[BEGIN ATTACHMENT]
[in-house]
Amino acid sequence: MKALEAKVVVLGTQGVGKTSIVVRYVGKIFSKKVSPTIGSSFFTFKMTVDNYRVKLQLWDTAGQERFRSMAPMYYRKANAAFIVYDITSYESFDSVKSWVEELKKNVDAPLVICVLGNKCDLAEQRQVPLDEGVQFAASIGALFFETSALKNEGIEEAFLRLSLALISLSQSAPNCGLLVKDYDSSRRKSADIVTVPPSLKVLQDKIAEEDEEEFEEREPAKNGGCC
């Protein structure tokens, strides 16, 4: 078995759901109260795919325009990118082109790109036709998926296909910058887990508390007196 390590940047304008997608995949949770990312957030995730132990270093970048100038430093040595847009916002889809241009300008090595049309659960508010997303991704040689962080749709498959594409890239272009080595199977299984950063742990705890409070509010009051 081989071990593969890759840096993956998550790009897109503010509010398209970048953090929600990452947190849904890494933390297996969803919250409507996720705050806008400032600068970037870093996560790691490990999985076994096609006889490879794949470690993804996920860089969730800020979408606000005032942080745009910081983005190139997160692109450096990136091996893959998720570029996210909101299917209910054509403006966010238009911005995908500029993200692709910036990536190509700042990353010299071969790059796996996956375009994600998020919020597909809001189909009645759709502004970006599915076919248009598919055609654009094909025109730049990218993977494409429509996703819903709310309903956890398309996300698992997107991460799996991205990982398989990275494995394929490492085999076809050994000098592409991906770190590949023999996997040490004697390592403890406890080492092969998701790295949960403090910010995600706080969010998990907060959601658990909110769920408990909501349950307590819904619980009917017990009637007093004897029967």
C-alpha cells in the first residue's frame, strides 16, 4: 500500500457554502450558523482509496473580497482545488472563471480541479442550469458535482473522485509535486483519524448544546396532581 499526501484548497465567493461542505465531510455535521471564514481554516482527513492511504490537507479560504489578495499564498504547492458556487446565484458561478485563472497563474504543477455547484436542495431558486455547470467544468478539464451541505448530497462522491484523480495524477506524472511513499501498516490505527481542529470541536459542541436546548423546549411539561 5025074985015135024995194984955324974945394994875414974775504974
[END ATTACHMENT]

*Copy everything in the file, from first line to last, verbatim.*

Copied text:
[in-house]
Amino acid sequence: MKALEAKVVVLGTQGVGKTSIVVRYVGKIFSKKVSPTIGSSFFTFKMTVDNYRVKLQLWDTAGQERFRSMAPMYYRKANAAFIVYDITSYESFDSVKSWVEELKKNVDAPLVICVLGNKCDLAEQRQVPLDEGVQFAASIGALFFETSALKNEGIEEAFLRLSLALISLSQSAPNCGLLVKDYDSSRRKSADIVTVPPSLKVLQDKIAEEDEEEFEEREPAKNGGCC
């Protein structure tokens, strides 16, 4: 078995759901109260795919325009990118082109790109036709998926296909910058887990508390007196 390590940047304008997608995949949770990312957030995730132990270093970048100038430093040595847009916002889809241009300008090595049309659960508010997303991704040689962080749709498959594409890239272009080595199977299984950063742990705890409070509010009051 081989071990593969890759840096993956998550790009897109503010509010398209970048953090929600990452947190849904890494933390297996969803919250409507996720705050806008400032600068970037870093996560790691490990999985076994096609006889490879794949470690993804996920860089969730800020979408606000005032942080745009910081983005190139997160692109450096990136091996893959998720570029996210909101299917209910054509403006966010238009911005995908500029993200692709910036990536190509700042990353010299071969790059796996996956375009994600998020919020597909809001189909009645759709502004970006599915076919248009598919055609654009094909025109730049990218993977494409429509996703819903709310309903956890398309996300698992997107991460799996991205990982398989990275494995394929490492085999076809050994000098592409991906770190590949023999996997040490004697390592403890406890080492092969998701790295949960403090910010995600706080969010998990907060959601658990909110769920408990909501349950307590819904619980009917017990009637007093004897029967």
C-alpha cells in the first residue's frame, strides 16, 4: 500500500457554502450558523482509496473580497482545488472563471480541479442550469458535482473522485509535486483519524448544546396532581 499526501484548497465567493461542505465531510455535521471564514481554516482527513492511504490537507479560504489578495499564498504547492458556487446565484458561478485563472497563474504543477455547484436542495431558486455547470467544468478539464451541505448530497462522491484523480495524477506524472511513499501498516490505527481542529470541536459542541436546548423546549411539561 5025074985015135024995194984955324974945394994875414974775504974